Nurse burnout can only be addressed at the health system level, and beginning in your unit is one way to get that process started.
What the Research Tells Us
Team-building activities and expressive workshops that promote well-being and self-care have been proven to reduce burnout in oncology settings, and one strategy is acknowledging the value of your team’s work and recognizing individuals with kindness and support. Promoting positivity in the workplace can go a long way in helping nurses’ mental and emotional health.
How to Practice
Get the new year off to a great start by initiating a year-long chain of positivity and implementing a calendar system that promotes daily positive reminders in your unit. Using ONS’s downloadable calendar template—or hosting a team activity to create your own—make a calendar page for every month. Fill in the days with events or activities your staff is looking forward to, and add everyone’s birthday or work anniversary so you can celebrate milestones together.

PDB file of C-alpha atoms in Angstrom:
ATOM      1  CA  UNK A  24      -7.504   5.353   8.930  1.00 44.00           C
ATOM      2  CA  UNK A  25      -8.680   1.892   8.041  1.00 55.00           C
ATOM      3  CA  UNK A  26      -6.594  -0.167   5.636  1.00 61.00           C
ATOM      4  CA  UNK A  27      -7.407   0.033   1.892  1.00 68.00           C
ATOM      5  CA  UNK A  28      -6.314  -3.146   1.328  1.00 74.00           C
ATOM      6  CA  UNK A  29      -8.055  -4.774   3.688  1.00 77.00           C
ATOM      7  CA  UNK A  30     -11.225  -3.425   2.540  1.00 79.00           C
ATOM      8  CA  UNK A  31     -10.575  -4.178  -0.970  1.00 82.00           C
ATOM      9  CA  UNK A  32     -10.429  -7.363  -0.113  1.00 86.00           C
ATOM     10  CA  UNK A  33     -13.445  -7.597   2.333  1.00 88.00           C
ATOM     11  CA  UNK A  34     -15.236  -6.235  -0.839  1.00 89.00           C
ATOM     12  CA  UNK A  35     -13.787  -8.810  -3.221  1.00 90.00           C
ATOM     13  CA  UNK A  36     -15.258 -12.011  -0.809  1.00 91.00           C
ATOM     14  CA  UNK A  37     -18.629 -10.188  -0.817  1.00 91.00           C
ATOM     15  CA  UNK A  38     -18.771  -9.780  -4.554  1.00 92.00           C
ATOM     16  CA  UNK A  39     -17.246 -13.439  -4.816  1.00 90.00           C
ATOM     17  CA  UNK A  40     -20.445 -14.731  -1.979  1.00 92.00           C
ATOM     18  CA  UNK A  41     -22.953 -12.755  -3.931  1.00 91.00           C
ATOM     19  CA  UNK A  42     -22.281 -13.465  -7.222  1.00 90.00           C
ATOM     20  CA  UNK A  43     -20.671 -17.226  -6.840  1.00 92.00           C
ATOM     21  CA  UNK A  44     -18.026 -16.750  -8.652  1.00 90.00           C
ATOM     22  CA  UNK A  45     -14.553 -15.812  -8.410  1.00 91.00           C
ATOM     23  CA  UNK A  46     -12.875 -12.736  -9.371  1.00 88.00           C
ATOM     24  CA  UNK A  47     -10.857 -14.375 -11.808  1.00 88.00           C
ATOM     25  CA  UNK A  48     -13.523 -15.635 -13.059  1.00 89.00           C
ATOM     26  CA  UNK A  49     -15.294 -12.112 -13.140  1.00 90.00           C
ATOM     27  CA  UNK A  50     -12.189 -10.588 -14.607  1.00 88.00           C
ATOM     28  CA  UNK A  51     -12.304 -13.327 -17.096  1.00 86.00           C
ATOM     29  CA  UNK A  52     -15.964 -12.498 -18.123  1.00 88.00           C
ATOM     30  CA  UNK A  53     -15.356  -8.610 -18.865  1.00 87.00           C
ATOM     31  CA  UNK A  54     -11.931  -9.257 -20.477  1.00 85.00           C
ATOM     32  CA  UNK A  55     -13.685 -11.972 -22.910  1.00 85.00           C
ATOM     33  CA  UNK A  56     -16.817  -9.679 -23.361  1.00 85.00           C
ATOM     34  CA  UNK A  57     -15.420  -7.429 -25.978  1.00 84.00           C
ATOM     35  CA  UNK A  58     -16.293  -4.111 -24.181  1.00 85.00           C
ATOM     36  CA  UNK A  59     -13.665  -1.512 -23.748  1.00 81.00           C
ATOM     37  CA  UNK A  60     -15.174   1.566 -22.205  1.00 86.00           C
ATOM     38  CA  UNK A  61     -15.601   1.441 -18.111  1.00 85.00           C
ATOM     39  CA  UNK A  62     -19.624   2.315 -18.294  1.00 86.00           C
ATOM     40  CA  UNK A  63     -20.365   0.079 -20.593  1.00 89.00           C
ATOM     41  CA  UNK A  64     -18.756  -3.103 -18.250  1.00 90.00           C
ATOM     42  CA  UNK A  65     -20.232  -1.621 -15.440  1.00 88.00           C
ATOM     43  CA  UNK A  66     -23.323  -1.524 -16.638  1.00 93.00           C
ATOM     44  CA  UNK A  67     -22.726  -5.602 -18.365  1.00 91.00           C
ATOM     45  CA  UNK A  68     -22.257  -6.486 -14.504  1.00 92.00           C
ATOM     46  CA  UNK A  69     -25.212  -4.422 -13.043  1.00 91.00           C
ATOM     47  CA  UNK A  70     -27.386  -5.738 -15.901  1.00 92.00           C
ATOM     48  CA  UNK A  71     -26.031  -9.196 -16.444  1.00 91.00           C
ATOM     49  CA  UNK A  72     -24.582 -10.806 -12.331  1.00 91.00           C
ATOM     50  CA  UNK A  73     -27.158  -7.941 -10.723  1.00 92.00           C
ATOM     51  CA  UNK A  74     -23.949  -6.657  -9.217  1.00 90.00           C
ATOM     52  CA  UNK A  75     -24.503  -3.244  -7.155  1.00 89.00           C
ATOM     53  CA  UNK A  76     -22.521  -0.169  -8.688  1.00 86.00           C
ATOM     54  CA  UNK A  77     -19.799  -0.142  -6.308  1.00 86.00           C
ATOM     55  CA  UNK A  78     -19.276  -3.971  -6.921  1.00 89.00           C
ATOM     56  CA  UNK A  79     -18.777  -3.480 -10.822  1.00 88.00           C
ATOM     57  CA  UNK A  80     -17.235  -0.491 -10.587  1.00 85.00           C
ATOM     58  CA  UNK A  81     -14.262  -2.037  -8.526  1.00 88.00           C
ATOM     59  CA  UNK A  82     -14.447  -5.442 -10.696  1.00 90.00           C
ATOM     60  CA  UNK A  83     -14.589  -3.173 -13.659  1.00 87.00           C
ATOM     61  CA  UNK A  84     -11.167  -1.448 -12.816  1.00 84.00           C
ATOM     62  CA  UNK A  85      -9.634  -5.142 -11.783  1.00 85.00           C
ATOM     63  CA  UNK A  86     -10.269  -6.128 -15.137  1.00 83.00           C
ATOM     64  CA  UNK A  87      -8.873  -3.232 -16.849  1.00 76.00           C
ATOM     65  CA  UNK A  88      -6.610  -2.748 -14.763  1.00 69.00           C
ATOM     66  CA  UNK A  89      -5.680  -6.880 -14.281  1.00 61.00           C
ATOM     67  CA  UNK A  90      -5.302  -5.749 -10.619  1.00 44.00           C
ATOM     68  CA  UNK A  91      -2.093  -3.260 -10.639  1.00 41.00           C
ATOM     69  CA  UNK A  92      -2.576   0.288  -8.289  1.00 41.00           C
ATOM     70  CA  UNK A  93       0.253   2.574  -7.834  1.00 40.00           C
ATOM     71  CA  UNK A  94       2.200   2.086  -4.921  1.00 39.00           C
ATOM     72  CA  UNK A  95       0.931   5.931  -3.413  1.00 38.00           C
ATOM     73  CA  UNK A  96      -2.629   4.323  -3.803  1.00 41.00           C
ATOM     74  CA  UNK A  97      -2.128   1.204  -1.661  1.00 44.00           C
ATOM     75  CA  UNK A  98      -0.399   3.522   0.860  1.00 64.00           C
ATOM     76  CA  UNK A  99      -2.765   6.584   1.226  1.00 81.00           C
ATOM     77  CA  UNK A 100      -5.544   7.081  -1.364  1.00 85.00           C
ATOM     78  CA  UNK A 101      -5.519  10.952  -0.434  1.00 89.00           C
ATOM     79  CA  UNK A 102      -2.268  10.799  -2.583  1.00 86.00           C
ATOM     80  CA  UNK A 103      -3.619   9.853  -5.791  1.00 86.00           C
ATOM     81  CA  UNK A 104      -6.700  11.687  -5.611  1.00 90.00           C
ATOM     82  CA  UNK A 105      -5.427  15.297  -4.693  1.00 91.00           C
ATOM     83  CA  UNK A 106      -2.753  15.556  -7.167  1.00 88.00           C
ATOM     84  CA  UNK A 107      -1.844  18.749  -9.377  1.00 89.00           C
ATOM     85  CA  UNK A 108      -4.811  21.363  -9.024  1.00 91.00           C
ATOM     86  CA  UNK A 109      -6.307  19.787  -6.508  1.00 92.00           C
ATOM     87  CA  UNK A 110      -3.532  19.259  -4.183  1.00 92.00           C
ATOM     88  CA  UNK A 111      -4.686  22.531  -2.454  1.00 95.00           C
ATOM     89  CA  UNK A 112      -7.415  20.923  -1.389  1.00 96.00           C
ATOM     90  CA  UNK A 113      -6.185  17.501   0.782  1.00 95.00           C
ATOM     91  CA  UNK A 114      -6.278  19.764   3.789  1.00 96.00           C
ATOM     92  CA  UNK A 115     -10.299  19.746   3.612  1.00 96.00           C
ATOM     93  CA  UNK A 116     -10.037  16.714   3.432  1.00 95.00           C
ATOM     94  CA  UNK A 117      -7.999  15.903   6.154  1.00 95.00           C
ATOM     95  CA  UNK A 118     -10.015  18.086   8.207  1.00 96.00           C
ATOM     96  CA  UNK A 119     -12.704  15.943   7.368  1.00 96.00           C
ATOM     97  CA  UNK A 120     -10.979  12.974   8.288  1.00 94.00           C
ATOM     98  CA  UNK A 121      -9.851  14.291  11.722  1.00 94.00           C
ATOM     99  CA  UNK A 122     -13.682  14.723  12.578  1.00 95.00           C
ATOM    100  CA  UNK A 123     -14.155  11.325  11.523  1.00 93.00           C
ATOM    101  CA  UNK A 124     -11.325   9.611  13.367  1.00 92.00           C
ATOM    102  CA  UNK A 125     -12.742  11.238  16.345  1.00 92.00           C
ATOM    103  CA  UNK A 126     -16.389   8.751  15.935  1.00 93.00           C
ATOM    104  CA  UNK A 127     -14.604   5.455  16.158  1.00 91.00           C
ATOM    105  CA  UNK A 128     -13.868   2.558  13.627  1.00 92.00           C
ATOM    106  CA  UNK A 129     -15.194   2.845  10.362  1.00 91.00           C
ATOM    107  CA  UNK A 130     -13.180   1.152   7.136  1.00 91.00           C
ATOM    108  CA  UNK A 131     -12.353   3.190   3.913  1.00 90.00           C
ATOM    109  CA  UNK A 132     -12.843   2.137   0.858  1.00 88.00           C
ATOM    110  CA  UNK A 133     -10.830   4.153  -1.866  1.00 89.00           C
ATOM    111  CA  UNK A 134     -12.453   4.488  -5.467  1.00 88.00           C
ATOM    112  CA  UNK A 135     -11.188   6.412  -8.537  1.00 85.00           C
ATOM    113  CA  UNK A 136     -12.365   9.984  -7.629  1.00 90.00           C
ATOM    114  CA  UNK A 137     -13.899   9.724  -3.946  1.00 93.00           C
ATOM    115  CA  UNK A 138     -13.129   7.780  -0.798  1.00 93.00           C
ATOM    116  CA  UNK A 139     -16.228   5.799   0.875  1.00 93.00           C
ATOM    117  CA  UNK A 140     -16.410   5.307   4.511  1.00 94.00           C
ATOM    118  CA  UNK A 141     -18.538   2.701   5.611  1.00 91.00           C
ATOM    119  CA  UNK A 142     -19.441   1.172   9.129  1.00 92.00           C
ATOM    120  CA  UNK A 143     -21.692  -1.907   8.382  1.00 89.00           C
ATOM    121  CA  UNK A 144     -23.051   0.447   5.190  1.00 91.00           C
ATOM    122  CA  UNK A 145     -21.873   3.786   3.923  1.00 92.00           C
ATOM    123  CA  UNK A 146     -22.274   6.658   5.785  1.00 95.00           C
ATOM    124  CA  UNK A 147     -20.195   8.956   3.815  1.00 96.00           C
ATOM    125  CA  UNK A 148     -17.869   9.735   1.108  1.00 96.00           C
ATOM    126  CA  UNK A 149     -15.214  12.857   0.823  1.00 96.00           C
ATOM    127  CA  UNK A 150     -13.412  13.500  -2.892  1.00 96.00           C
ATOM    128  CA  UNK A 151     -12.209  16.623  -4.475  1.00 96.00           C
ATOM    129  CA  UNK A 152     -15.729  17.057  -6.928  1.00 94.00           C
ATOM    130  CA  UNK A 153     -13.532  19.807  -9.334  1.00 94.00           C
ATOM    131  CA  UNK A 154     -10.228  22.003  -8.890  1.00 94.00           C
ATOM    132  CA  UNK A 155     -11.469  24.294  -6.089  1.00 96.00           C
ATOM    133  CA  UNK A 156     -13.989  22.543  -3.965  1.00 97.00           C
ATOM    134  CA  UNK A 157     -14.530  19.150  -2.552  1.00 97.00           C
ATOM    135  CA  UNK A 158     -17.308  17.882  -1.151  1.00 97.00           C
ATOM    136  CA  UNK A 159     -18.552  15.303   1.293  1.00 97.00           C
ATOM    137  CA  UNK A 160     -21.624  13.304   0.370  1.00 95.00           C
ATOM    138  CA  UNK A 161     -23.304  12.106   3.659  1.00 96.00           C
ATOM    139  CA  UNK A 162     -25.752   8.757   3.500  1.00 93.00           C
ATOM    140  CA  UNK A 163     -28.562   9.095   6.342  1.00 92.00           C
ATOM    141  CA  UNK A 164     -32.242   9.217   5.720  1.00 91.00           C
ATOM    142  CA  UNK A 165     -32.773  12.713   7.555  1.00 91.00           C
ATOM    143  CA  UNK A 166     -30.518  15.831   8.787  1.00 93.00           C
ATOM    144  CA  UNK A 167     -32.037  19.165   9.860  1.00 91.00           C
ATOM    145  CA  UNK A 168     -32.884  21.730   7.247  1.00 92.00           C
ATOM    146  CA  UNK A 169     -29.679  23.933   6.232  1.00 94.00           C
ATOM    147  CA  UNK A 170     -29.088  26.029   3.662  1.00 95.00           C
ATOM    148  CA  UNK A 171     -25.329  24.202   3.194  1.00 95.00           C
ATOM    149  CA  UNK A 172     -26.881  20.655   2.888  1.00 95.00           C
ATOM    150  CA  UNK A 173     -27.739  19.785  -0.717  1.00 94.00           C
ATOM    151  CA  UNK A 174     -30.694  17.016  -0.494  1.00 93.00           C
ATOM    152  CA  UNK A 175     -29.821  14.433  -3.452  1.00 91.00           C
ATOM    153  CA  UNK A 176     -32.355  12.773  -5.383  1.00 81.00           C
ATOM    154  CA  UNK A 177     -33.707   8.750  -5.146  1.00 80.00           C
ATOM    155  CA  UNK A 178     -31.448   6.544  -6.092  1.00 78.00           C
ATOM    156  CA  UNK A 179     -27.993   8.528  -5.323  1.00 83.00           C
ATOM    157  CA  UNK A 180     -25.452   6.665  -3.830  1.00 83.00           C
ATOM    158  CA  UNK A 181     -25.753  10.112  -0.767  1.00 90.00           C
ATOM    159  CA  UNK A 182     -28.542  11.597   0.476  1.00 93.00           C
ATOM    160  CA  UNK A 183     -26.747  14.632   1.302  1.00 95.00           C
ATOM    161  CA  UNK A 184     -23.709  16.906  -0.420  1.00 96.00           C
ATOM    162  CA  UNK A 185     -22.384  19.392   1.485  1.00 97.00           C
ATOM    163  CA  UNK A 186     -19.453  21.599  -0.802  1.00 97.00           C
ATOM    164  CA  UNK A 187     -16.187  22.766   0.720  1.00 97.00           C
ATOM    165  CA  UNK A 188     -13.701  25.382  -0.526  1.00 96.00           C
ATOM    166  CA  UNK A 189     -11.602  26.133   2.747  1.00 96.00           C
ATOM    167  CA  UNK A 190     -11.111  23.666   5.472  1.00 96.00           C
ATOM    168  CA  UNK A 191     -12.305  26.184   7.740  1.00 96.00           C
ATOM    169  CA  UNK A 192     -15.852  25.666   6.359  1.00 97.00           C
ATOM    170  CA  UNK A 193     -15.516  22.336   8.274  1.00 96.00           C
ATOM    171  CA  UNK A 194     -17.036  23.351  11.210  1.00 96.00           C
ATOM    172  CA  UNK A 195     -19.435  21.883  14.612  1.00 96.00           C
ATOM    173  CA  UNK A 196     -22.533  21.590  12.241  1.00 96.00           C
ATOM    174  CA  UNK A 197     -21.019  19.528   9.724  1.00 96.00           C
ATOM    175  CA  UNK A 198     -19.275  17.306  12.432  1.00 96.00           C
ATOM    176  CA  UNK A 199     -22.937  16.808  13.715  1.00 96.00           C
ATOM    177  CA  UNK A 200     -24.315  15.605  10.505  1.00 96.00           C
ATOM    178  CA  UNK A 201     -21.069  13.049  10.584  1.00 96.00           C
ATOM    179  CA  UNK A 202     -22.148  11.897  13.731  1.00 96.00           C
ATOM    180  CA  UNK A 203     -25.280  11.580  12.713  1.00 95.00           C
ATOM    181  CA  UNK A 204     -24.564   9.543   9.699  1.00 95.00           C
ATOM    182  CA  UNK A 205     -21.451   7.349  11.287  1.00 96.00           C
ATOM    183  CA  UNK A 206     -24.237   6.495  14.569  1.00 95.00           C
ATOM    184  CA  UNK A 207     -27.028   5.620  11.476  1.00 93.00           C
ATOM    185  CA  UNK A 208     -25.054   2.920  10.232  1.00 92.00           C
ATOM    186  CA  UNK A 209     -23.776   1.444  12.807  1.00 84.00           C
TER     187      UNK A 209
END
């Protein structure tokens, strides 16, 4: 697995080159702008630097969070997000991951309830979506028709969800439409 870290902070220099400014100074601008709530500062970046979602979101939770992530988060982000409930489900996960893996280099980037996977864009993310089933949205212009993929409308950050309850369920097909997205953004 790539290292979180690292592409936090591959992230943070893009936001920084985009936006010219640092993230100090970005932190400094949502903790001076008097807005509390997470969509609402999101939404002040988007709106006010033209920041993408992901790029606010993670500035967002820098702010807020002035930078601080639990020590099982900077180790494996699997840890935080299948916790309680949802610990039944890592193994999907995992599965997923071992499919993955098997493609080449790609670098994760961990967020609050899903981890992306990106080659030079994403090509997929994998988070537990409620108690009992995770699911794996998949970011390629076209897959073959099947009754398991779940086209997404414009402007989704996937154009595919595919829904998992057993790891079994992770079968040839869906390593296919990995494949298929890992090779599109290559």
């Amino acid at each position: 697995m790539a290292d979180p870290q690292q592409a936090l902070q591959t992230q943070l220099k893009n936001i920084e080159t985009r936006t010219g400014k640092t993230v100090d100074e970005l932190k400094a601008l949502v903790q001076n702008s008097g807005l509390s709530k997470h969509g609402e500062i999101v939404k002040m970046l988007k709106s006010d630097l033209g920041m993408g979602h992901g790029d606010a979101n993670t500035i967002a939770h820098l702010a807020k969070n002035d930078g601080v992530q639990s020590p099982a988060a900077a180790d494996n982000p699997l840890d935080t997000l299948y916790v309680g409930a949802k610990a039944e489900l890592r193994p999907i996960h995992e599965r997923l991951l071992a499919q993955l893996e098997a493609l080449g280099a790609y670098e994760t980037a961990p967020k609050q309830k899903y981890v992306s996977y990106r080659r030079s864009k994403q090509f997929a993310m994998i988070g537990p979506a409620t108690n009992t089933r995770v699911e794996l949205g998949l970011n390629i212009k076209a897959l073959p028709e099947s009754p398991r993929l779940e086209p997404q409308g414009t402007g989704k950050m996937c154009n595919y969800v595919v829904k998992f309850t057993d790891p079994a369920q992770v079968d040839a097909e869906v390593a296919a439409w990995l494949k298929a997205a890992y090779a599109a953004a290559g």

Now, write one positive reminder or affirmation on a sticky note to evoke a supportive feeling across your team, and place it on the first day of the month. Repeat until you’ve covered every day in the month. As your team members pass the calendar, encourage them to take the sticky note from the corresponding day and keep it for themselves to start their shift on a positive note. But there’s a catch—if someone takes a sticky note, they must leave another in its place. Keep a stack of sticky notes close by so they can write a new note to encourage the next person who walks by.
You can use the concept in other ways, too: when someone has a birthday or anniversary, the team can leave congratulatory notes on the corresponding day for the person celebrating. When your team achieves a goal, leave notes that give shout outs. And as your staff have other ideas to use it, let the calendar evolve organically throughout the year ahead. Encourage your team to be proactive and to look forward to their daily note so the positivity chain flourishes all year long.
Editor’s note: If you or your colleagues consistently feel anxious, depressed, or overwhelmed, get support from a mental health professional. The Heroes Health Initiative (heroeshealth.unc.edu) has an array of coping and counseling services for healthcare workers and first responders. Remember, you are never alone.